Question: I have attached a mailing that my husband received recently from an organization that seems to be headed by James Roosevelt, retired U.S. congressman, and the whole tenor of it is summed up in one of the opening lines: "Never in the 53 years since my father, Franklin Delano Roosevelt, started the Social Security system have there been such threats to our Social Security and Medicare benefits as the decade of the '80s."
My point is: Is it legal to send out material like this that has such an official look to it and that is designed to look as if it is being mailed by the Social Security Administration?--B.J.
Answer: Actually, if you've got the eyes of a marauding osprey, you'll see a teeny, tiny disclaimer printed at the bottom of the material: "The National Committee is totally independent of Congress, every government agency, and all political parties." No, Dave Mazer, a spokesman for the U.S. Postal Service here, says, there's nothing illegal about such mailings, which ape the appearance of official organizations, as long as this sort of disclaimer is included.
It's doubtful any government agency has as many people looking over its shoulder as the Social Security Administration does--at the national level, about 15.
The organization to which Roosevelt lends his name is the National Committee to Preserve Social Security and Medicare, and the pitch is to sell you a $10 annual membership. What does the organization do with the money? It researches and reviews Social Security policies "to educate the public through forums, speeches, correspondence, etc.," according to the Encyclopedia of Associations. A periodic newsletter is the principal vehicle for this, although the committee also distributes a monthly column on Social Security matters, "Understanding Social Security," to newspapers across the country.
Increasingly aware of the political clout that they have, the country's oldsters are fair game for any sort of program holding out the promise of being able to forge them into a cohesive power base to shape, or reshape, current Social Security and Medicare policies.
How do professionals within the government agency view all of this outside business? "It doesn't really bother us," SS public affairs spokesman Roy Aragon says. "This organization doesn't really distribute any educational material that the public can't get from us without charge. But that's all right."
Whether recipients of the sort of mailing you forwarded really know what they are joining or not, the strategy seems to pay off. Founded just six years ago, the National Committee claims 3.7 million members and has an annual operating budget of $29 million.
Far better known and--from all evidence at hand--far more powerful than the National Committee is AARP (American Assn. of Retired Persons), which was founded in 1958. With an awesome membership of 24 million people age 50 and over, AARP has 10 regional groups and 3,500 local enclaves.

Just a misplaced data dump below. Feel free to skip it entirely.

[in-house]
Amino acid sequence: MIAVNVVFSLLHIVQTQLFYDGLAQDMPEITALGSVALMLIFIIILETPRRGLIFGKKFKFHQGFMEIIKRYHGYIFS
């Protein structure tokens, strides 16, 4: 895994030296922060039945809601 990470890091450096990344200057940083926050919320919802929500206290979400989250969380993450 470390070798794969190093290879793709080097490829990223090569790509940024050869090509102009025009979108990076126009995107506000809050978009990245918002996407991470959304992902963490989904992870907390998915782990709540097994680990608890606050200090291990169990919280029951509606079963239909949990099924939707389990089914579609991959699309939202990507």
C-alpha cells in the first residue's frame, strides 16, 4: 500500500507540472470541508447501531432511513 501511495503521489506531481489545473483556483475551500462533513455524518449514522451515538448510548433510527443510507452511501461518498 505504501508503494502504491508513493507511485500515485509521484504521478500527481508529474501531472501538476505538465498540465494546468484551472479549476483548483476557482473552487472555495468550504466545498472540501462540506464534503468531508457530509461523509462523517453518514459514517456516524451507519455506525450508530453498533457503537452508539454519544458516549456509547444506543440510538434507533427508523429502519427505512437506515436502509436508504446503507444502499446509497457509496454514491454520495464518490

And, in sharp contrast to the National Committee's almost exclusive dedication to "education," a $5-a-year membership in AARP opens the door to a mind-boggling array of services: everything from pre-retirement planning programs to a subscription to the magazine Modern Maturity, to group health, life and automobile insurance, travel services, senior discounts on auto rentals and hotel rates and a discount, mail-order pharmaceutical service.
Without taking sides (well, almost without taking sides), there doesn't seem to be a whole lot of comparison between what a $10-year-membership in the National Committee buys you and what $5 a year gets you from AARP.
Q: I am 77 years old and my wife is 72. I have had a Sears account for about 15 years. About 2 1/2 years ago, I bought a couch on sale from Sears--marked down from $800 to $400. My wife and I always sleep together, but recently I caught a cold--which I rarely do--so I went to sleep in the den.
I opened the couch to sleep but when I lay down I heard a loud noise under the couch. When I looked under it, I saw that one of two wires had snapped. Nobody had slept or sat on the couch since we bought it. I went to the Sears store where I bought it and was told that the guarantee was for one year, even though the couch was really brand new. I was told to write to you by a lady in the Senior Citizen Center. Can you help us?--J.D.
A: Perhaps furniture retailers should guarantee their bedding in the same way that automobile manufacturers guarantee their output: good for one year or 150 naps, whichever comes first.
While the one-year guarantee is pretty standard for most items of furniture, according to Bill Rule, Sears' public affairs spokesman in Chicago, Sears also has its own credo, which goes back almost to its founding in 1886. Simply put, Rule said, it has to do with "customer satisfaction."
He quite agrees with you that, 2 1/2 years old or not, the couch shouldn't have broken down the first time you tried to use it as a bed. "They probably used it to sit on from time to time, but that's not really the point," Rule added.
He will pass along your name, address and telephone number to Sears' regional office on the West Coast, and someone will contact you and look into it. Anyone with any furniture experience at all, he said, should be able to look at the couch and estimate the amount of wear that it has experienced since you bought it. Some sort of adjustment should be possible.